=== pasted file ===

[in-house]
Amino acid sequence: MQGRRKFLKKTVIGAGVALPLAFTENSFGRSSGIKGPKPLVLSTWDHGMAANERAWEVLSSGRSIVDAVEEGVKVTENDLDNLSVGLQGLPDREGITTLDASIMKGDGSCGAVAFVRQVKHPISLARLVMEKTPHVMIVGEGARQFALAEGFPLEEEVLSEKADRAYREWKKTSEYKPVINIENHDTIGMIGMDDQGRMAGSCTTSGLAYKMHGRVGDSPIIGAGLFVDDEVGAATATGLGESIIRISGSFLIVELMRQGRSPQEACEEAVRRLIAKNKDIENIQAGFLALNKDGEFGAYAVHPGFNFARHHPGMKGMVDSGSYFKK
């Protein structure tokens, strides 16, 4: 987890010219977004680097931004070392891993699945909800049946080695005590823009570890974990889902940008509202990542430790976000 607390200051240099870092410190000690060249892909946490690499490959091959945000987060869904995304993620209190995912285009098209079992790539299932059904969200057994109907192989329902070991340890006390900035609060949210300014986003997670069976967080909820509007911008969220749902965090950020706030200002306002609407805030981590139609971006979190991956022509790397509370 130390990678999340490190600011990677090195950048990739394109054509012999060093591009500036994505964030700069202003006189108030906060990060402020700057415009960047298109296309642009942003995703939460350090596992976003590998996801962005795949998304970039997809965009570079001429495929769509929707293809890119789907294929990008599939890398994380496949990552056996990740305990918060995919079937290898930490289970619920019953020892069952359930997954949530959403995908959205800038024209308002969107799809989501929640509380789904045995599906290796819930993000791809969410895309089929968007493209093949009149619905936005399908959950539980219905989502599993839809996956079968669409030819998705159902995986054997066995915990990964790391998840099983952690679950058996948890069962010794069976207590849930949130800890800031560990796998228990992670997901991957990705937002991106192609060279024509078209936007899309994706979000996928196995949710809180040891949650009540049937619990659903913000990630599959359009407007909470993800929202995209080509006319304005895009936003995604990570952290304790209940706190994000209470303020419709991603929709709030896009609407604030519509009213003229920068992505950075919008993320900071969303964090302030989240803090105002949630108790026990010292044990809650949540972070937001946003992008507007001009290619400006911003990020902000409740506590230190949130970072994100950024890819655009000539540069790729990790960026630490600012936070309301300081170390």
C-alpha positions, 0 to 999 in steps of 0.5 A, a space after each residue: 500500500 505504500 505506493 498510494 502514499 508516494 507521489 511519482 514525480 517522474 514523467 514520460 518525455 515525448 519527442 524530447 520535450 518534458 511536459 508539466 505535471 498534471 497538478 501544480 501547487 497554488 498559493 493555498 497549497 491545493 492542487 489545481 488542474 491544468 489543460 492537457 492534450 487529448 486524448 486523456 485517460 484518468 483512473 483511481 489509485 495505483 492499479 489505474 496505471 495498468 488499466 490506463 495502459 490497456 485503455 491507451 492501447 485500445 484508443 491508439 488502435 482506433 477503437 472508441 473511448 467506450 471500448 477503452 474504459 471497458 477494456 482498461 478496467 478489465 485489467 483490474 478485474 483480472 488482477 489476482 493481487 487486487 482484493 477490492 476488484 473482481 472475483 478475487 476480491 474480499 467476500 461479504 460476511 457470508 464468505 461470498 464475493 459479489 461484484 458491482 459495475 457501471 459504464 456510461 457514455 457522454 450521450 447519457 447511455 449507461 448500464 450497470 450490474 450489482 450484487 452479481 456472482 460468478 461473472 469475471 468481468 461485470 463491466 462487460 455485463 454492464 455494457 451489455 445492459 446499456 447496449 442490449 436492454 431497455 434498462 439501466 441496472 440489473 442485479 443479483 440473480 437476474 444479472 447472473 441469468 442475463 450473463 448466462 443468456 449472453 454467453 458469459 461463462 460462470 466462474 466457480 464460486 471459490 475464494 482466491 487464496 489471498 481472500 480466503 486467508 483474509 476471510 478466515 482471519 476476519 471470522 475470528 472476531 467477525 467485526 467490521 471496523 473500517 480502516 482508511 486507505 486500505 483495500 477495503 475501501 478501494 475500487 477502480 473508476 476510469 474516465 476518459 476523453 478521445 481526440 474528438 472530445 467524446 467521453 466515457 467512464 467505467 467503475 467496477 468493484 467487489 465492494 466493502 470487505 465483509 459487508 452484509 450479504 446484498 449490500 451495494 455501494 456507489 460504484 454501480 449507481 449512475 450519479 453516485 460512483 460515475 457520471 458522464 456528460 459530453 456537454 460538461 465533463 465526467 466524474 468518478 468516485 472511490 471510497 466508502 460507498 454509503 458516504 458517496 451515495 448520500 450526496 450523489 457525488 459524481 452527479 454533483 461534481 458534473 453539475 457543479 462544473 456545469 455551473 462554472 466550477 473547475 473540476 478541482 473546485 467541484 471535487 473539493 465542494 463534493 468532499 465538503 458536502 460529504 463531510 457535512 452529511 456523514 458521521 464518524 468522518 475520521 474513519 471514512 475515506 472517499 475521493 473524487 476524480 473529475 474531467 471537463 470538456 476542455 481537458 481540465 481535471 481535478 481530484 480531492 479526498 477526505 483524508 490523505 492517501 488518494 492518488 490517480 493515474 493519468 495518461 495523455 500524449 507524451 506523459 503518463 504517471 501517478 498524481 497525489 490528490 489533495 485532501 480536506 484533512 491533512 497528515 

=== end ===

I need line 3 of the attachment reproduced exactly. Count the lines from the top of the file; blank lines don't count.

């Protein structure tokens, strides 16, 4: 987890010219977004680097931004070392891993699945909800049946080695005590823009570890974990889902940008509202990542430790976000 607390200051240099870092410190000690060249892909946490690499490959091959945000987060869904995304993620209190995912285009098209079992790539299932059904969200057994109907192989329902070991340890006390900035609060949210300014986003997670069976967080909820509007911008969220749902965090950020706030200002306002609407805030981590139609971006979190991956022509790397509370 130390990678999340490190600011990677090195950048990739394109054509012999060093591009500036994505964030700069202003006189108030906060990060402020700057415009960047298109296309642009942003995703939460350090596992976003590998996801962005795949998304970039997809965009570079001429495929769509929707293809890119789907294929990008599939890398994380496949990552056996990740305990918060995919079937290898930490289970619920019953020892069952359930997954949530959403995908959205800038024209308002969107799809989501929640509380789904045995599906290796819930993000791809969410895309089929968007493209093949009149619905936005399908959950539980219905989502599993839809996956079968669409030819998705159902995986054997066995915990990964790391998840099983952690679950058996948890069962010794069976207590849930949130800890800031560990796998228990992670997901991957990705937002991106192609060279024509078209936007899309994706979000996928196995949710809180040891949650009540049937619990659903913000990630599959359009407007909470993800929202995209080509006319304005895009936003995604990570952290304790209940706190994000209470303020419709991603929709709030896009609407604030519509009213003229920068992505950075919008993320900071969303964090302030989240803090105002949630108790026990010292044990809650949540972070937001946003992008507007001009290619400006911003990020902000409740506590230190949130970072994100950024890819655009000539540069790729990790960026630490600012936070309301300081170390």